Question of the Week: What Should Be Done with the Former High School on Broadway?

Alderman Robert Van Campen

Alderman Robert Van Campen

As a lead up to the upcoming Mayoral election, the first in Everett’s history that will give the Mayor a four-year term, The Everett Independent has engaged the two candidates for Mayor – Incumbent Mayor Carlo DeMaria and Alderman Robert Van Campen – with a series of questions about their ideas for leading the city over the next four years. This is a weekly mini-debate unfolding in the pages of our paper. The fourth question in our series is about redevelopment of the former high school building on Broadway.

Following the question are the written answers provided to us by the candidates. The Independent has made no material changes to the content of these answers and we have asked the candidates to keep their answers to 300 words, though both candidates went over that threshold this week.

We hope this brief series of questions over the next few weeks helps you make your decision, if you have not already done so

What do you think is the best use of the former high school building and what would you do over the next four years to see the building revitalized and contributing positively to the local economy and community at-large?

Alderman Robert Van Campen

The former high school building on Broadway stands as a glaring example of the lack of new growth in this city for the past six years.  The incumbent Mayor’s inability to formulate a plan for new growth and economic development has resulted in increases in the tax rates for both residential property owners and business owners alike.  Business owners in Everett currently pay the highest commercial tax rate in Massachusetts.

I have served as a member of the high school reuse committee and I have consistently pushed to define the city’s goals for this property before issuing any Request for Proposals.  While we have to be especially mindful of the rights of neighbors who live in the area when we look for a possible re-use of the site, there is no excuse for six years of inaction.

There are certainly development alternatives and we don’t have to look very far to see them.  When the old Lafayette School building was declared surplus, the City responded by developing an entire new neighborhood on the site.  The former high school building, with its frontage on Broadway, appears to be ideal for a mixed retail and residential use.

Residential use of an existing school building has been done and done successfully.  The former Lewis School building was converted to condominiums when it was retired.  The former Medford High School building, which was built in 1894, was converted to condos way back in 1984.

I would also investigate the possibility of developing an assisted living facility at the former high school site.  This is a win-win situation for the city.  First, we can address a need for senior housing in the city.  In addition, we can provide a place for our friends and neighbors who have lived here all of their lives and wish to remain in Everett. And the site would be renovated and added to the tax rolls.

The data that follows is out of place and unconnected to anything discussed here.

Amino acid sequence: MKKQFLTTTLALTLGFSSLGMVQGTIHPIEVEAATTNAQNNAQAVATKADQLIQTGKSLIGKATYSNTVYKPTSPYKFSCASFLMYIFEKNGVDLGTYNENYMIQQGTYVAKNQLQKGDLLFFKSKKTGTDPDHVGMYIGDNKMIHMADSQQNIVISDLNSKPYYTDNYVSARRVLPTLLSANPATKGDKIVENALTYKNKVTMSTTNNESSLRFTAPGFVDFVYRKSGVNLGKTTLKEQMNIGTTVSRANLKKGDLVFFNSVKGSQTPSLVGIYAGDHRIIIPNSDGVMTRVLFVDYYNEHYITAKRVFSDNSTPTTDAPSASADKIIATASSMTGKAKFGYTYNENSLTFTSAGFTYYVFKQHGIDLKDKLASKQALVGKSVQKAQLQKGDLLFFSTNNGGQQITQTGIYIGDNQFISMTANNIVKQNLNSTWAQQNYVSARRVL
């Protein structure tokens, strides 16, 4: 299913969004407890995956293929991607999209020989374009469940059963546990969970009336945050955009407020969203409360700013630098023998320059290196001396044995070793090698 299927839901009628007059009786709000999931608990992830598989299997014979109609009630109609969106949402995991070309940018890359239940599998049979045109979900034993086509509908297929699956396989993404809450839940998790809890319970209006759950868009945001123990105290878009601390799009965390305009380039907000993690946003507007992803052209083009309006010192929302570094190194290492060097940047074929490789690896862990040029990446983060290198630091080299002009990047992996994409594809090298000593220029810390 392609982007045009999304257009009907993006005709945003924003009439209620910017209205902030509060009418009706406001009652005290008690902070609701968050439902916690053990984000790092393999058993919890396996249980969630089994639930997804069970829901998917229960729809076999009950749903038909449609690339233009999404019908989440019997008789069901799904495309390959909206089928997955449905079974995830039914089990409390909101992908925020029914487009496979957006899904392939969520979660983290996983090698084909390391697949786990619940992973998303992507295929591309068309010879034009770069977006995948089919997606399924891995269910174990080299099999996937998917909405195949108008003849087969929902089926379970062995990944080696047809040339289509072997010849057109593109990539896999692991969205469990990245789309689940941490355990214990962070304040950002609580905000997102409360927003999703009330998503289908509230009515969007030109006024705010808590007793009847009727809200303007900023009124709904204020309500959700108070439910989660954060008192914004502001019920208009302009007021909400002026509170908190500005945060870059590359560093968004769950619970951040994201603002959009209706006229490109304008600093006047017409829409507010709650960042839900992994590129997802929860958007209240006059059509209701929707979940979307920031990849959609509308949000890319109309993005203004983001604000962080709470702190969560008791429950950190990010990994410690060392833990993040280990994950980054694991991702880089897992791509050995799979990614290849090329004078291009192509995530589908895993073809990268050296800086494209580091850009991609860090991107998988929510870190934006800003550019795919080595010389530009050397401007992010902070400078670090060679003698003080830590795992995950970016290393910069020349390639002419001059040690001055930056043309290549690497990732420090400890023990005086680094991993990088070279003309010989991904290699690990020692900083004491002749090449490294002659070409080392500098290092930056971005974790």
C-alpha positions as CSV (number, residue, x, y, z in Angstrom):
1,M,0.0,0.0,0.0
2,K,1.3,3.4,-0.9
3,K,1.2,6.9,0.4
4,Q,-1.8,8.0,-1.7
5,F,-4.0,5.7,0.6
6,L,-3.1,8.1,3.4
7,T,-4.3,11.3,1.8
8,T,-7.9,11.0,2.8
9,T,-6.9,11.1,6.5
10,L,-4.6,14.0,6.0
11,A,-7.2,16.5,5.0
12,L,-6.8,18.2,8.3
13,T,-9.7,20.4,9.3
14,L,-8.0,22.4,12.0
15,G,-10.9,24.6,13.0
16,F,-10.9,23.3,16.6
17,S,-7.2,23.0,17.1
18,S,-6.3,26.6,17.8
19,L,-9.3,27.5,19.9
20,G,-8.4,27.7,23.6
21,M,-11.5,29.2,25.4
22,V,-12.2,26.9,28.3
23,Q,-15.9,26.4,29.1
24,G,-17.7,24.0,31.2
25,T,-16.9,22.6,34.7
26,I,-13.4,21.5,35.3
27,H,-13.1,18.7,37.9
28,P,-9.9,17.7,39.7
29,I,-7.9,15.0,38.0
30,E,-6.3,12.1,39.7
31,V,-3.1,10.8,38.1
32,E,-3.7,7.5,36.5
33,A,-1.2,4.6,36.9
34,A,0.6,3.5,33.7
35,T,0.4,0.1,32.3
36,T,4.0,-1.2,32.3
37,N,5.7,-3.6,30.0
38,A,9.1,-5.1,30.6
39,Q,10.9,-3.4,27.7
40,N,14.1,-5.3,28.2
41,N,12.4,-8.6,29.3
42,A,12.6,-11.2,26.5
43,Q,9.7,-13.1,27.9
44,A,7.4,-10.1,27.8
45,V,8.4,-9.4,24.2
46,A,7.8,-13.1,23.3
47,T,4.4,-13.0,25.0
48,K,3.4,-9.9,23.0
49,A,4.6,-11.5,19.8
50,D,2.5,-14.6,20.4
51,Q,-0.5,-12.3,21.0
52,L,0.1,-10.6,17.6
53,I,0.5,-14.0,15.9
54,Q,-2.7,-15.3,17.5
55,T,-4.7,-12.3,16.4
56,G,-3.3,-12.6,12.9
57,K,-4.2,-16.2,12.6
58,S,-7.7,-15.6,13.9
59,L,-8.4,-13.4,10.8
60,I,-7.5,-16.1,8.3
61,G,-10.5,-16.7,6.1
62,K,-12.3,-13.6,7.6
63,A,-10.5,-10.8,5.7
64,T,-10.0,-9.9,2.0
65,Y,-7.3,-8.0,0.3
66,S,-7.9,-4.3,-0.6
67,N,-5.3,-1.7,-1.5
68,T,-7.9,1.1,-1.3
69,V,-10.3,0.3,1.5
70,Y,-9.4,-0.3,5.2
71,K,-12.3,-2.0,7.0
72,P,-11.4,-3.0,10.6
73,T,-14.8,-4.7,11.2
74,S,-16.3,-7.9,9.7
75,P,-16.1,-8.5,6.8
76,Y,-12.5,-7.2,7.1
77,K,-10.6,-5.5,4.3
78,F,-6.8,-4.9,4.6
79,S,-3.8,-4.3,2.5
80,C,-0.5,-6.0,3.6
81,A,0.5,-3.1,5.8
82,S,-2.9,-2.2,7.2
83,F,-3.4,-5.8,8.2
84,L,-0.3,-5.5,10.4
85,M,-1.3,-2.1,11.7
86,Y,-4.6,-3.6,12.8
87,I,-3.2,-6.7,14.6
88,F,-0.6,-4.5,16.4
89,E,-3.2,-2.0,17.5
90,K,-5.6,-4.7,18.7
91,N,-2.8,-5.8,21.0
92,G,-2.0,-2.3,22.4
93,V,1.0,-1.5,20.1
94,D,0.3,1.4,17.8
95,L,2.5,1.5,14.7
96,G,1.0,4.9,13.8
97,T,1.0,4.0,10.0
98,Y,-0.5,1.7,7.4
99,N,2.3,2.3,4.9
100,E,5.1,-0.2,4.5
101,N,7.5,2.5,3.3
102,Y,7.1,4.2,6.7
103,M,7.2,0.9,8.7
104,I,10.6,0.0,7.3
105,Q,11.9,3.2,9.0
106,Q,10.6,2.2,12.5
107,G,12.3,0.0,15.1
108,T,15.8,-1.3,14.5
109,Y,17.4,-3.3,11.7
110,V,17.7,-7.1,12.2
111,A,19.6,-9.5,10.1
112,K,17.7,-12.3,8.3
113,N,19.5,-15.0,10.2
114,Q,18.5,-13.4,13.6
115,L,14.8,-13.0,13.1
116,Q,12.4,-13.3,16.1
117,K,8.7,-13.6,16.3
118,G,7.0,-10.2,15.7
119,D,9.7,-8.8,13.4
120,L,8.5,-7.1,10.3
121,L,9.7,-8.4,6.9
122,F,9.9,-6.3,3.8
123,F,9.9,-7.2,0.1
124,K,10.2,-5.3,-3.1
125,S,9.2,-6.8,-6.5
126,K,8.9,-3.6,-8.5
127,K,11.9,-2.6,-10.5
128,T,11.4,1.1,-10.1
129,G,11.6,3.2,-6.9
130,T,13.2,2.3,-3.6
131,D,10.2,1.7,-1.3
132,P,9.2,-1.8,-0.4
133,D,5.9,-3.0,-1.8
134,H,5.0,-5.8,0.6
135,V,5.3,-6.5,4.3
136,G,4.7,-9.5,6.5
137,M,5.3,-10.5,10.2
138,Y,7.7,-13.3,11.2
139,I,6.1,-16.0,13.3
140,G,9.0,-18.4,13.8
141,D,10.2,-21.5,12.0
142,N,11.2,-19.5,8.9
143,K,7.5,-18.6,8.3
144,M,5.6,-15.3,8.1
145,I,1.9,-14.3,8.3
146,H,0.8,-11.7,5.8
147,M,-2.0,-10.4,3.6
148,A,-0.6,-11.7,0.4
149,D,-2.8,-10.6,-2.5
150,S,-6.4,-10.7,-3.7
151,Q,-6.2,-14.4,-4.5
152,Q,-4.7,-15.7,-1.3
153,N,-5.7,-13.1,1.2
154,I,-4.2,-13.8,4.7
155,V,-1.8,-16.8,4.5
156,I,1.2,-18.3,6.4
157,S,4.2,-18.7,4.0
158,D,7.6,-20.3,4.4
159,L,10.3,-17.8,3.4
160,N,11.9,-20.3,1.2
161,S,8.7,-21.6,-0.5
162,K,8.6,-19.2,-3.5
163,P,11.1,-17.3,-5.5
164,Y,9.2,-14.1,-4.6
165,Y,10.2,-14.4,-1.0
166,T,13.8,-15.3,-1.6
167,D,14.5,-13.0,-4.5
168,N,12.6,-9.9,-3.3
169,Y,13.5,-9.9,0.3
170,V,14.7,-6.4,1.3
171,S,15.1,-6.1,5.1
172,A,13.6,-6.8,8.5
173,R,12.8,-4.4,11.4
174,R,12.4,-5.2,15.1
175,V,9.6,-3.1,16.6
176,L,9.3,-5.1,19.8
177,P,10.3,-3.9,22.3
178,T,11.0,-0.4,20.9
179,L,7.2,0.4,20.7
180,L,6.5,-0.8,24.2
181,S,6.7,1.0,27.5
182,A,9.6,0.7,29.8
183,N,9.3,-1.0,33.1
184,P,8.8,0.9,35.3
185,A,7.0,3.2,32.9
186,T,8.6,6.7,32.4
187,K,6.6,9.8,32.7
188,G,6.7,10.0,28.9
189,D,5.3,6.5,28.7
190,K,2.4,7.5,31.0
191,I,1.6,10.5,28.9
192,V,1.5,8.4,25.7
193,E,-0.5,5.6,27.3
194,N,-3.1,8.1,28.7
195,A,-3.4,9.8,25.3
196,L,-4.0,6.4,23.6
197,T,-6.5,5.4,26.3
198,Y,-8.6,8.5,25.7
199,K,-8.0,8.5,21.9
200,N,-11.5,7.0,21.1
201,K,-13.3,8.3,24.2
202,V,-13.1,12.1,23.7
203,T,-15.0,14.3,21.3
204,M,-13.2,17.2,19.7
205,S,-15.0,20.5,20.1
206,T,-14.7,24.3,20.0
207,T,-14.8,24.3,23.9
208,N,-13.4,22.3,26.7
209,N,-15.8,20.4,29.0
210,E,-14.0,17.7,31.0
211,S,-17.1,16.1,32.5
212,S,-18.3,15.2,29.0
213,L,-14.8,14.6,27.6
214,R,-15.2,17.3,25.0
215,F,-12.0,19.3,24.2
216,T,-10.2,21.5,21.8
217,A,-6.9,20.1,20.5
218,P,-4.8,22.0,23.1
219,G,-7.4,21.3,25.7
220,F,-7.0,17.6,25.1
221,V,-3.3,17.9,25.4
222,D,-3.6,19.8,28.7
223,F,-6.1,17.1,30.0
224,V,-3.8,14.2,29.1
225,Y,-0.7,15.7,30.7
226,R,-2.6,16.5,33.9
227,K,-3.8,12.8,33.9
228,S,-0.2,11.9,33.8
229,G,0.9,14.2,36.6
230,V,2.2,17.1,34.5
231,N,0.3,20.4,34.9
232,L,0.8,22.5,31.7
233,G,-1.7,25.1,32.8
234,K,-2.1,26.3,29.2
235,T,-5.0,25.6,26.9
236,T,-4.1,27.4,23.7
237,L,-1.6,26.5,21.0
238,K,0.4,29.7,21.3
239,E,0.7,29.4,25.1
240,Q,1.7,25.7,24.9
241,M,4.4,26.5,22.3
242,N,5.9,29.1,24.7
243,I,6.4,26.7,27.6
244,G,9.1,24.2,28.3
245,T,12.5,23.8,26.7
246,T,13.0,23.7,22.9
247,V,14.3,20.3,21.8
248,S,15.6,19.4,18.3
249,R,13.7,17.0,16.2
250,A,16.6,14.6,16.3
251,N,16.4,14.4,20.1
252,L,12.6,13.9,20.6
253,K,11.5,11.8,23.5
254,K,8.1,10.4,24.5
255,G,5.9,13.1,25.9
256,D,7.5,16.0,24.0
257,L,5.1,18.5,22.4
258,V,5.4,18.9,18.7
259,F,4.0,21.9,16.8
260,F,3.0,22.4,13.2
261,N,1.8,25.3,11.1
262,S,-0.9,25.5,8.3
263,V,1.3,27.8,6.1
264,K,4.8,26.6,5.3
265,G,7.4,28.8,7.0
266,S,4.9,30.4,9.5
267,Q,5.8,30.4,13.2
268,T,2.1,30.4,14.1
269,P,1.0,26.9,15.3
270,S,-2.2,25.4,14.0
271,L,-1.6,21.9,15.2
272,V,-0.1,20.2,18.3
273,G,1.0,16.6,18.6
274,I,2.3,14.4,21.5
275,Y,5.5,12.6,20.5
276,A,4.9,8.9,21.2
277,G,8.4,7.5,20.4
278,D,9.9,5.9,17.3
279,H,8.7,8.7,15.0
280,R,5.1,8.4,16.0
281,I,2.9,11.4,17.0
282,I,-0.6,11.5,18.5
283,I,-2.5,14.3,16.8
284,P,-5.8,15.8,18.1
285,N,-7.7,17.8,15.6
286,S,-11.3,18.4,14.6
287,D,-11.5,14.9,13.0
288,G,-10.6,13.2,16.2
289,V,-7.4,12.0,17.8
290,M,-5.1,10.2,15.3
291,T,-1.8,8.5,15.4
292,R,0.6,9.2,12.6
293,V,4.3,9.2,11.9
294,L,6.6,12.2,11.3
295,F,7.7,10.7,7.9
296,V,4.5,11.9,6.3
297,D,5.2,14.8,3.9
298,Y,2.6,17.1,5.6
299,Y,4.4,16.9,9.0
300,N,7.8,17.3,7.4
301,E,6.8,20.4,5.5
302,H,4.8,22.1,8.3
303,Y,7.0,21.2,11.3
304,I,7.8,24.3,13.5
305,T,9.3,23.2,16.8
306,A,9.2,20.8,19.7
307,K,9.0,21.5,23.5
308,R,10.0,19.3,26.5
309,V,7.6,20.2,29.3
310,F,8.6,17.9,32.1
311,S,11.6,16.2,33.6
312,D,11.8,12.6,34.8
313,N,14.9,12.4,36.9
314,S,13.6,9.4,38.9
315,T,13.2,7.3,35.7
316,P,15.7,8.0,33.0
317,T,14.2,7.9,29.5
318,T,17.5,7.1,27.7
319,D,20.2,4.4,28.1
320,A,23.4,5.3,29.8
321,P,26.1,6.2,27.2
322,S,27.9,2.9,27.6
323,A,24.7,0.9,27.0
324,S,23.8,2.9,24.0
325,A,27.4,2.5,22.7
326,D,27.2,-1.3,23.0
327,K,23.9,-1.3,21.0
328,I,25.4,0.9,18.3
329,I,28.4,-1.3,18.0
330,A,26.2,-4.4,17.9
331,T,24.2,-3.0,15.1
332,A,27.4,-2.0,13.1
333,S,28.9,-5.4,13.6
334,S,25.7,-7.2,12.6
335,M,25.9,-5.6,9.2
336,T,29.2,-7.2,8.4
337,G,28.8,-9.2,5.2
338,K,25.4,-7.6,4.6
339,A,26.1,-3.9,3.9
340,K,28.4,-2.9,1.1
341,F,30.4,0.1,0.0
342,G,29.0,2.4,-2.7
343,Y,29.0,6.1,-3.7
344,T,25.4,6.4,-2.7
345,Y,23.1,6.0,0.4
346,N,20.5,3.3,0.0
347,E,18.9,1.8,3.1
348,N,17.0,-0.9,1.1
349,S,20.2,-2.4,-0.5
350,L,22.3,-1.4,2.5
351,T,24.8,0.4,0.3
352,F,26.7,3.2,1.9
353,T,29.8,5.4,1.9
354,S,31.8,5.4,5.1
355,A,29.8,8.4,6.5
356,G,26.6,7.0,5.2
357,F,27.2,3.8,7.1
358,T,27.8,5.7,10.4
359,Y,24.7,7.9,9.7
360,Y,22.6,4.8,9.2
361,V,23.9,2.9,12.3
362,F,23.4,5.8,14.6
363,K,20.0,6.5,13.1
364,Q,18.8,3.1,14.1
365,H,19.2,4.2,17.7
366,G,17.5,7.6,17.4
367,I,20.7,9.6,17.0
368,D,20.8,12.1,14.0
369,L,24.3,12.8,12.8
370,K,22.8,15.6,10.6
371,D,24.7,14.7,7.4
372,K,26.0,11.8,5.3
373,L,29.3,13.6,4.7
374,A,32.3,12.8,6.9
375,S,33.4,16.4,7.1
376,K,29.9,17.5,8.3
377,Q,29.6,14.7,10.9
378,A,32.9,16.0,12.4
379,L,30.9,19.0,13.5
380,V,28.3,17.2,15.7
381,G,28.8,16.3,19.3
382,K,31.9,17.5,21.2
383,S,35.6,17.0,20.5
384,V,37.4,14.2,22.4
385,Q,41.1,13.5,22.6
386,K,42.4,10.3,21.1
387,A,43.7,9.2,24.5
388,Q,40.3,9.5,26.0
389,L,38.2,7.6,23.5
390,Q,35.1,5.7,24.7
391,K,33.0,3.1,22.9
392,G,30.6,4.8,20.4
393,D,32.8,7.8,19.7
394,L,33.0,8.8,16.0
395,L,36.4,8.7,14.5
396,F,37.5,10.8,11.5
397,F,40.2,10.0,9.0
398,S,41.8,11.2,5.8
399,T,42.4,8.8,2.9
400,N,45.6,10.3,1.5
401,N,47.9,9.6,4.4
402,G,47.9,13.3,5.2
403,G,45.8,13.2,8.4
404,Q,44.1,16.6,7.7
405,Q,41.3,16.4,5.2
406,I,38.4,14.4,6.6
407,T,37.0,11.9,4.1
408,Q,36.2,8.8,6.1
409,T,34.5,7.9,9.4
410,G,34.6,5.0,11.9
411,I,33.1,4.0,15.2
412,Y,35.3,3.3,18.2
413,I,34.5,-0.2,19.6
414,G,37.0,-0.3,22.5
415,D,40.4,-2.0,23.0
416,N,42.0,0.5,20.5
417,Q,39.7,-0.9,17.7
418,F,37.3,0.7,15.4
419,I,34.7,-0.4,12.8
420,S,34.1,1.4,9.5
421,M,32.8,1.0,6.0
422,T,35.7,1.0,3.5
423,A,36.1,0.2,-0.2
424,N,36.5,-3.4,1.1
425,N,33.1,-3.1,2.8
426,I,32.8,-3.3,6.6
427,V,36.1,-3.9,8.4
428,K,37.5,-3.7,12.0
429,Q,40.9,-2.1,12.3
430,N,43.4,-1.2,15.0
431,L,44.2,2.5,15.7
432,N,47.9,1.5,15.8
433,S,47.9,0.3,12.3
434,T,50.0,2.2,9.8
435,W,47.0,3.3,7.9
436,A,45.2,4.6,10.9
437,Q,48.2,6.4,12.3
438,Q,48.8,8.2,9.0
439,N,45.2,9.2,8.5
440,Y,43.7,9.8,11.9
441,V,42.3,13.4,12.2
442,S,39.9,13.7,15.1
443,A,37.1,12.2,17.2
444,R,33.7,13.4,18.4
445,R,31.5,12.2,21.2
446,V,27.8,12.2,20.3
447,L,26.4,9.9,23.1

Any development of the former high school building requires a Mayor that can actually bring new growth to Everett.

Mayor Carlo DeMaria Jr.

The old High School is truly a hidden gem for the City of Everett.  The building already contributes positively to the community today, and I’m proud of the programming that we are seeing in the facility.  The facility brings value to the City both in services and revenue- the Boys and Girls Club administer a successful club that services over a hundred Everett youths;  Everett Crimson Tide Pop Warner runs their cheering program in the facility; we are currently renting out to a charter school and a movie production, and through those two rentals alone, we are bringing $100,000 to the City, plus the costs of using the facility.

Over the past few years, we have done visioning for the site, commissioned reports and gone through two requests for proposals.  Together, we have done our diligence to find the best use for the old high school.  Through the process, we have set clear goals for what we would like to see on that site– added commercial space, a housing component, a new municipal center to replace our aging and outdated City Hall while preserving the Rockwood Auditorium and Field House for use by residents. Overall our goal was simple: accentuate the positives of that facility while adding value to our community. That is something we will not compromise on.

The committee hasn’t yet found the proposal that will work best for the city.  I respect that.  I’m willing to wait for the right developer with the right plan because I don’t want to rush into a decision that isn’t right for the City.  Elected officials, residents and city employees sit on this committee and review the proposals and make suggestions on next steps.

To me, it would be a sin to lose a great facility like the field house or to pick a development that doesn’t work for Everett or to sell the property right when the market is improving.  To me, it would be best to plan, to wait and to work collaboratively to find what best for us all.

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